This dish reminds me of the movie “My Cousin Vinnie” with Joe Pesci, who plays a character from Brooklyn and is utterly perplexed when he first encountered grits in Alabama. That scene has long been a punch line to those who grew up outside of the south.
Loosely speaking, polenta is yellow flint corn that that has been coarsely ground, while grits are a white dent corn which has been more finely ground. Polenta is a staple of northern Italy, which some argue is a more refined or gentrified area of Italy. The main difference between flint and dent corn is that when dried, flint corn is harder and keeps longer in storage than the softer dent corn. So, for those of you who refuse to eat grits, but profess a deep respect and love of Italian artisan polenta…I hate to burst your bubble, but it’s all ground corn.
Roasted Garlic Jack Cheese Polenta/Grits
This is an extremely quick and easy dish to whip up when you want a change from rice or potatoes. You can easily make this vegetarian by using vegetable stock instead of chicken stock.
- 6 cloves roasted garlic (peel garlic and roast with olive oil at 350 for 8-9 minutes)
- 1 tsp fresh thyme cleaned and chopped
- 1 1/2 cup heavy cream
- 1 1/2 cup chicken stock (substitute vegetable stock for vegetarian option)
- 1/2 tsp cayenne
- 1 cup polenta, yellow (yellow grits maybe substituted)
- 1/2 cup Monterrey Jack, shredded (Parmesan, goat cheese and Oaxaca can be substituted)
- 1/4 cup Parmesan (optional)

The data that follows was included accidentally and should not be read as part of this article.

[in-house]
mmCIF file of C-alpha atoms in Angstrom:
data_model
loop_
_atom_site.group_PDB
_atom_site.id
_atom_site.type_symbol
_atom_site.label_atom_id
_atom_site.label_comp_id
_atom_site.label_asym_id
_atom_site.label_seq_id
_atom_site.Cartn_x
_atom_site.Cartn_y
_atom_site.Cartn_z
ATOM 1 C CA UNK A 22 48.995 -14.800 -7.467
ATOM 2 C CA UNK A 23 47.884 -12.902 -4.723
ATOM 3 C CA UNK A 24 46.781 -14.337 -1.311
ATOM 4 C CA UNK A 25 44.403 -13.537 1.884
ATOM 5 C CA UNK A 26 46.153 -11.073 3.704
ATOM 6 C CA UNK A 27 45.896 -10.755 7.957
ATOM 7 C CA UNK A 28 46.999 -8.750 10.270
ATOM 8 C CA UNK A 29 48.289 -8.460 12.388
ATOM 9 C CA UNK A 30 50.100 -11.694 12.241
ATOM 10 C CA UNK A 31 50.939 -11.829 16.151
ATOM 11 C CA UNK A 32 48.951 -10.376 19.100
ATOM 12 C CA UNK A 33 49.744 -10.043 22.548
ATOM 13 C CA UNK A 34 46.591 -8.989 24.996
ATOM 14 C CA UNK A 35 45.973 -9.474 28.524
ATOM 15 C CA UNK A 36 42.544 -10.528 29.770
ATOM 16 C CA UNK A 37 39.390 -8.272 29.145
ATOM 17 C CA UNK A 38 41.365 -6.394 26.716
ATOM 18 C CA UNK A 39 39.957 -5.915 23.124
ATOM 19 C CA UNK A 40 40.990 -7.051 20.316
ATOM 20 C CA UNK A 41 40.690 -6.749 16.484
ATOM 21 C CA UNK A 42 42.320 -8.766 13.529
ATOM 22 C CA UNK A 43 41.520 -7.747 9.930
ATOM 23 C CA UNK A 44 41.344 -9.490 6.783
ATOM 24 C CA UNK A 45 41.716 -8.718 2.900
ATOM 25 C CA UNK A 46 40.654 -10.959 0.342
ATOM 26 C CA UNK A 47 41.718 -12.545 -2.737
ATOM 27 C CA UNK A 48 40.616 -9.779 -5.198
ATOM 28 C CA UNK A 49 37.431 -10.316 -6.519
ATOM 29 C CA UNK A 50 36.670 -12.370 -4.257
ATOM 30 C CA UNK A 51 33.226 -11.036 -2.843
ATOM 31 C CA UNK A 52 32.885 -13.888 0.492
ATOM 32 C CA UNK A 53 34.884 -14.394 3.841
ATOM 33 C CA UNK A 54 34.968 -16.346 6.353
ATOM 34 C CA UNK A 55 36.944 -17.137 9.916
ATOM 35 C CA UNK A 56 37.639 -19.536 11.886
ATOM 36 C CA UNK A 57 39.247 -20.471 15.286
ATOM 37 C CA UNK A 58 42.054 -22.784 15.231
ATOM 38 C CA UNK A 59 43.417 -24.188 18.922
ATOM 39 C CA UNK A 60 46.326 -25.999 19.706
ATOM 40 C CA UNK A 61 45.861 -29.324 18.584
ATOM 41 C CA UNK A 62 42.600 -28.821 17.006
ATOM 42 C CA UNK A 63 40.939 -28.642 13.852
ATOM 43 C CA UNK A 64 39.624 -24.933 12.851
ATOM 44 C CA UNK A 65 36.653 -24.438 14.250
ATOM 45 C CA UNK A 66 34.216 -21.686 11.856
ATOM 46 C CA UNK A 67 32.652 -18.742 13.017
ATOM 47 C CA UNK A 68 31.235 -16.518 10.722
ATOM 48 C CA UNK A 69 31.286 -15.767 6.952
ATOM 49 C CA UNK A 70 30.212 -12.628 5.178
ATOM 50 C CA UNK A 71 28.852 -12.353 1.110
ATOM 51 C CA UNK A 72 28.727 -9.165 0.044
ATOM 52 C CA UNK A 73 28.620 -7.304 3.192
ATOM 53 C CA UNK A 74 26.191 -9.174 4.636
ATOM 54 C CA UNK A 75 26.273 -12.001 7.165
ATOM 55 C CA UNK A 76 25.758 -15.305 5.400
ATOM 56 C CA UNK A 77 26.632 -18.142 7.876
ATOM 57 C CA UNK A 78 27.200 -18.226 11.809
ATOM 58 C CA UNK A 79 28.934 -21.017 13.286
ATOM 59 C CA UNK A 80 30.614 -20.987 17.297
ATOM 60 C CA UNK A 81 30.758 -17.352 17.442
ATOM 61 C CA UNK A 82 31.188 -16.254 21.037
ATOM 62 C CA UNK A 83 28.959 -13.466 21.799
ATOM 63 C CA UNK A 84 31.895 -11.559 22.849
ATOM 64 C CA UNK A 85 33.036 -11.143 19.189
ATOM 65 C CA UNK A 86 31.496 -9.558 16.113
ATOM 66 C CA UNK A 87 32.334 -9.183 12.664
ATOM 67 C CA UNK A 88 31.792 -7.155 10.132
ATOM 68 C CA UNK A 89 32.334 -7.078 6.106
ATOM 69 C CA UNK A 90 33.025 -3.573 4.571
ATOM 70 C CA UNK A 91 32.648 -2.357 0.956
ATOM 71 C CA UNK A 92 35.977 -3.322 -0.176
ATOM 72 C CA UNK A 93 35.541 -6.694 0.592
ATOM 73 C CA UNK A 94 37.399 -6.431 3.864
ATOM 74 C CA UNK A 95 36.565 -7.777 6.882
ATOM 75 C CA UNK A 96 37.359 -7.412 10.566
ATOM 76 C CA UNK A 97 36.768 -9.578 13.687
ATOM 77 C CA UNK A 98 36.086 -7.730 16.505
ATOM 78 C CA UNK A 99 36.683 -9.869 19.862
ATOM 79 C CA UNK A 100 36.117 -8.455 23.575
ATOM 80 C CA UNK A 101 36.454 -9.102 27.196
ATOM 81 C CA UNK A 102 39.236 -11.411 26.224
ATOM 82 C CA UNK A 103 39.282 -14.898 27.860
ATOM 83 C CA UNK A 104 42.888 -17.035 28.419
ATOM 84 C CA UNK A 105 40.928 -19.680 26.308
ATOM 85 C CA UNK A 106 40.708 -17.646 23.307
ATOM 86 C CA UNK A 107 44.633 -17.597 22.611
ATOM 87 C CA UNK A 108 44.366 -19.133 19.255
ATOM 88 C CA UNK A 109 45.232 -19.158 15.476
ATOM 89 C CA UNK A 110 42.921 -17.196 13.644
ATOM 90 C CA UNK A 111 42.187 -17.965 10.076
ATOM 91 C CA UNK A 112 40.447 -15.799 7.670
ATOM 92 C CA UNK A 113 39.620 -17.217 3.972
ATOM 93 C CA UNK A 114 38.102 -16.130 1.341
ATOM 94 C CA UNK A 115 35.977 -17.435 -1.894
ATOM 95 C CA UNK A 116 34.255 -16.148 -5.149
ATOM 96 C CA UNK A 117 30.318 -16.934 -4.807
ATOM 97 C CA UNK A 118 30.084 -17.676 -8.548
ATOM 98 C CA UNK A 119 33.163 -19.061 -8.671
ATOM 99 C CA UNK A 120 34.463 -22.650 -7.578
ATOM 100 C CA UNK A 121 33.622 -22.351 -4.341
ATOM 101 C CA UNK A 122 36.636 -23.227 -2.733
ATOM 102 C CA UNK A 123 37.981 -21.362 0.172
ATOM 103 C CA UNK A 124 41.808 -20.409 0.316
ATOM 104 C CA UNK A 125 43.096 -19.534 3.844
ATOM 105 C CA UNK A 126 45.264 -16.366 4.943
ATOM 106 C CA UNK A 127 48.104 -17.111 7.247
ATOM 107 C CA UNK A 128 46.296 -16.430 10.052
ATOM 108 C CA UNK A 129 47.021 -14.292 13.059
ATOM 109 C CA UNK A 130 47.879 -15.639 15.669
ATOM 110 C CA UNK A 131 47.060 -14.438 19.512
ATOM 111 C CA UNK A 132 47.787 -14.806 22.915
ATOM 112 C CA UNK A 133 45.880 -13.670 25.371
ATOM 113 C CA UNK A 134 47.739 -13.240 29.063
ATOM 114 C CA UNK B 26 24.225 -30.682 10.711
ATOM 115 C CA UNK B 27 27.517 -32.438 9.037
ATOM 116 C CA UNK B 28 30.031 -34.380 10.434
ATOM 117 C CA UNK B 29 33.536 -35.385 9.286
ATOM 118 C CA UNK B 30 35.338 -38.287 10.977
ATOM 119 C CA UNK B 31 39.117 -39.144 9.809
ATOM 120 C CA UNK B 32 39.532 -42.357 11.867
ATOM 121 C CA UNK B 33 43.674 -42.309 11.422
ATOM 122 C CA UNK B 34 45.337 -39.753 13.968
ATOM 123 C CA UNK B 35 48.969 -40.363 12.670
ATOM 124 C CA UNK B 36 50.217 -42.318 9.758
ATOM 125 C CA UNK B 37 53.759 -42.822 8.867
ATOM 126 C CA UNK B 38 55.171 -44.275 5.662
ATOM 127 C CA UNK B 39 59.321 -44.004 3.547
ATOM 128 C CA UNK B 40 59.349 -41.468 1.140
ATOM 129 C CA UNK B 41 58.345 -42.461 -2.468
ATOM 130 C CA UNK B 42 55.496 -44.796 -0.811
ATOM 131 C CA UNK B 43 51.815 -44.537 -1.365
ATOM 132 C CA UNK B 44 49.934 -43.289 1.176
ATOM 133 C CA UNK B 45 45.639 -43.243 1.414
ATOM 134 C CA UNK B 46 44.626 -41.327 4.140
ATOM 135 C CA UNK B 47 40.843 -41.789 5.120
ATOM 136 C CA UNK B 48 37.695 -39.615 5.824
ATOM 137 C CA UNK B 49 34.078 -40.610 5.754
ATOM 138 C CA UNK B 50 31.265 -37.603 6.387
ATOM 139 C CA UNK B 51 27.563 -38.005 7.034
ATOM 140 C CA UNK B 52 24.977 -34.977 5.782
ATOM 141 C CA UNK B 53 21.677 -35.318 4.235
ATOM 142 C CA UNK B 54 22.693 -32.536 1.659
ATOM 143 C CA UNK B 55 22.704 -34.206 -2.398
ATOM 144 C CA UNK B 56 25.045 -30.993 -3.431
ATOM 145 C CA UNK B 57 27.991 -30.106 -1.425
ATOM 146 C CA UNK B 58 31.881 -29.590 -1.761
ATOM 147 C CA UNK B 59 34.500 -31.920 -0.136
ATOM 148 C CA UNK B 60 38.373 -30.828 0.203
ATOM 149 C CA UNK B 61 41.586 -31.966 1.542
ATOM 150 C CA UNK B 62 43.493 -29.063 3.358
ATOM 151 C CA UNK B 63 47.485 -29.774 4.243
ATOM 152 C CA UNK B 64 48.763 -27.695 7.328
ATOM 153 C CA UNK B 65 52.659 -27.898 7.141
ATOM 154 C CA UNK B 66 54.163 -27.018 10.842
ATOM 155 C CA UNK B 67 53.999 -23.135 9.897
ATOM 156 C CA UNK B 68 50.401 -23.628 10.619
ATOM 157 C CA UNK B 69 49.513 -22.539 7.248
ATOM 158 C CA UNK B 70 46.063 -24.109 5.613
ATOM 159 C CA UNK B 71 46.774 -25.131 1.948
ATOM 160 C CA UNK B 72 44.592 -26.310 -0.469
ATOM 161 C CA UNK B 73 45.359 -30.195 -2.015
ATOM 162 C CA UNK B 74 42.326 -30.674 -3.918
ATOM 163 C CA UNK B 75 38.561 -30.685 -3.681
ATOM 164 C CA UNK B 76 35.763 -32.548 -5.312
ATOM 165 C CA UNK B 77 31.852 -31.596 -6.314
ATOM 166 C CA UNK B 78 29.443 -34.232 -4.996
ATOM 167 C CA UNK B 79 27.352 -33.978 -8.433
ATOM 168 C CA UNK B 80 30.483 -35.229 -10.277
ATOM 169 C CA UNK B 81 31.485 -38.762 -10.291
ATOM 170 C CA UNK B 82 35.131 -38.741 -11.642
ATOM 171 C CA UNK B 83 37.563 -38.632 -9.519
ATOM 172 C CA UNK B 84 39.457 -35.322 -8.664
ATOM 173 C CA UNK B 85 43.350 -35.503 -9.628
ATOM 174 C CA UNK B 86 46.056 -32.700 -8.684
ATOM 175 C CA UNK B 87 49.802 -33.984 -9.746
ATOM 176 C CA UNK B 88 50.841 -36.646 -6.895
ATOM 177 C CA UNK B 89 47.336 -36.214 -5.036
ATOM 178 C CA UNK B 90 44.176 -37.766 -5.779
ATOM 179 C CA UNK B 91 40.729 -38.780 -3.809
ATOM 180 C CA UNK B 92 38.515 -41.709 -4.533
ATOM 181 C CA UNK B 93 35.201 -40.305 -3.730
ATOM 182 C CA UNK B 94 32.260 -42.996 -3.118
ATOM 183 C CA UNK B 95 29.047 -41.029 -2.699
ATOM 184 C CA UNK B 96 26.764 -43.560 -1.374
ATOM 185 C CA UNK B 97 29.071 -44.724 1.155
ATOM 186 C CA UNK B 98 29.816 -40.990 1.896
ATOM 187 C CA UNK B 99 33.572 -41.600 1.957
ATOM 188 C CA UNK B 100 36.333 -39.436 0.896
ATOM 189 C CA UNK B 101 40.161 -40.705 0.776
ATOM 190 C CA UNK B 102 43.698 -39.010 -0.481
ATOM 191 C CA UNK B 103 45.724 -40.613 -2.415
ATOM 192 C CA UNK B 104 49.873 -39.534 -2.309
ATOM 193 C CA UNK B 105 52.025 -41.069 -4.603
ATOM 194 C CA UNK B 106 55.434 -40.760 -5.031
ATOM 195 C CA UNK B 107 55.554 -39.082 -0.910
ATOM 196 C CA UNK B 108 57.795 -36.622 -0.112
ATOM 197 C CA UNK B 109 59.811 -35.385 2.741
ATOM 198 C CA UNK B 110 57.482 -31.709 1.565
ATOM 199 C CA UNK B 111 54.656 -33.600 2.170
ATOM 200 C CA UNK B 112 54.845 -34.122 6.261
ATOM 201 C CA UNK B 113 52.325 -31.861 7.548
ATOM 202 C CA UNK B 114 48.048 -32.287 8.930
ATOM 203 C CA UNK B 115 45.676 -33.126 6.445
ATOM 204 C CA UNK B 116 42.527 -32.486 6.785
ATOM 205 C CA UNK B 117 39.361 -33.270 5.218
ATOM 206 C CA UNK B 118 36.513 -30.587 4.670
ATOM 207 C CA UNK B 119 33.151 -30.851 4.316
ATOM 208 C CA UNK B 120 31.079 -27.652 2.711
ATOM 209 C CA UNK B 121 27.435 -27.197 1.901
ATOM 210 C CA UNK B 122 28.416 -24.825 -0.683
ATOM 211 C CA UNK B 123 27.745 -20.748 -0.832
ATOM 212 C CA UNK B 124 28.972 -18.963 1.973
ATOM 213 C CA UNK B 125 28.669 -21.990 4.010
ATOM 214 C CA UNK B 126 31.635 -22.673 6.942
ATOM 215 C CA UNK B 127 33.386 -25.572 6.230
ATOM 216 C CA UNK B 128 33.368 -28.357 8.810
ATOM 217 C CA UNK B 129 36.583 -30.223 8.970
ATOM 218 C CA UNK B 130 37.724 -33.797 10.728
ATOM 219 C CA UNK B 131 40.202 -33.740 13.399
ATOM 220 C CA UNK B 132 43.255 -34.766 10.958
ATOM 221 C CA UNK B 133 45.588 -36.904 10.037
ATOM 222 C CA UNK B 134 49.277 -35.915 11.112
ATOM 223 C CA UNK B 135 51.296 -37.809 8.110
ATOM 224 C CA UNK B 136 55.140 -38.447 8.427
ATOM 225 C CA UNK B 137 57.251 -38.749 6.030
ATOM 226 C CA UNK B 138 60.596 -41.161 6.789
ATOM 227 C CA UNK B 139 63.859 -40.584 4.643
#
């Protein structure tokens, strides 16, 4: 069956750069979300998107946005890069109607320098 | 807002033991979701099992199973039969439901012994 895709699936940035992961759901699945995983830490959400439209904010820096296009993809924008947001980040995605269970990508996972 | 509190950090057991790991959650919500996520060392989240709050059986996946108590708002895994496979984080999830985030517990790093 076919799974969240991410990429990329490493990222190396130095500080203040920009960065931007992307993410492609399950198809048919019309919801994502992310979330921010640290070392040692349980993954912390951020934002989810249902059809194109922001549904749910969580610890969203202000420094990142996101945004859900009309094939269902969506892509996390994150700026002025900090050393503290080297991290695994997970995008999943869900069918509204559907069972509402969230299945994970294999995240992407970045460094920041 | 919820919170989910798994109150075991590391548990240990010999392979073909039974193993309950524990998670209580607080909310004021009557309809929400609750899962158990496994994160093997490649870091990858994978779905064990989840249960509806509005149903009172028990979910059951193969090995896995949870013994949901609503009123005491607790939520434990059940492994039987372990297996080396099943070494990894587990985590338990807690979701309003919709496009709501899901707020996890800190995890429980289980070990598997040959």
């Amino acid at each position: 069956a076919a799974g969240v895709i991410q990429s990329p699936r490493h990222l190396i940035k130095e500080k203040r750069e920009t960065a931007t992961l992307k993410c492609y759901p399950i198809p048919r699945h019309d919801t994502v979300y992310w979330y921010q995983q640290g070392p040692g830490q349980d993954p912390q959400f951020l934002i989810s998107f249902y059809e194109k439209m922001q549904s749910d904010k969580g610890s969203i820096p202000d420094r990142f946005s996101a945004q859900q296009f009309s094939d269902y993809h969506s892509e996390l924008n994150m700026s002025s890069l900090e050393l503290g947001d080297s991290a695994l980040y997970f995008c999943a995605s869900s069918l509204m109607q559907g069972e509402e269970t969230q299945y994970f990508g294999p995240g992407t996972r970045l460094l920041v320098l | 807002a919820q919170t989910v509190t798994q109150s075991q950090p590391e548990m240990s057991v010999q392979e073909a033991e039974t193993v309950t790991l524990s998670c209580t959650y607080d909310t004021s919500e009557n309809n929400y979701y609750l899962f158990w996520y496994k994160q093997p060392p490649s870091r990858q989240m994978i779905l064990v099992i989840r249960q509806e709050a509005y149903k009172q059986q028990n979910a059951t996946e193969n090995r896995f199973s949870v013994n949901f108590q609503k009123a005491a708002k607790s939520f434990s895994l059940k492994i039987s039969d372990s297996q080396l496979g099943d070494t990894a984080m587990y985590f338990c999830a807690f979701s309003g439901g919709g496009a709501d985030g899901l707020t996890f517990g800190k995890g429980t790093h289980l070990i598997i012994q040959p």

- 1 pinch salt
- 1 pinch black pepper
- 2 tbsp olive oil
Preheat an oven to 350 degrees.
In a small oven-safe pan add 6 cloves of peeled garlic. Drizzle with olive oil and a small pinch of salt.
Roast the garlic in the oven for approximately 8-9 minutes or until the cloves of garlic are soft and slightly dark brown, but not black. The cloves should be soft, not hard and crunchy.
Remove garlic from the oven and place on a cutting board. Place the flat side of a knife over the garlic and press down on the the knife to smash the garlic against the side of the knife (being careful to avoid the blade). Do this with all of the garlic cloves. Briefly chop the garlic. It should be very soft, like a paste.
In a heavy pot add the chicken stock, thyme, smashed roasted garlic, heavy cream and cayenne. Bring the liquid just to a boil and add the polenta. With a whisk, stir in the polenta vigorously until incorporated. The polenta should absorb the liquid fairly quickly.
While continuing to whisk, add the Monterrey Jack cheese and Parmesan (optional). Since the cheese contains salt, taste the polenta before you add additional salt.
Once the cheese has melted into the polenta, add a pat of butter or drizzle with olive oil on top. Cover and reserve until needed. The butter or olive oil will help keep a skin from forming on top of the polenta while it is resting. You can also accomplish this with a little water if you do not wish to add butter or oil.
The polenta is ready to be served.
Hatch green chiles or a drizzle of a good quality olive oil is a great finish to the polenta. Some people also embellish with ground bay leaf or ground sassafras root. When I was growing up a small pat of butter and salt was about all we ever added.
Saute up some mushrooms with polenta/grits as they compliment each other very well.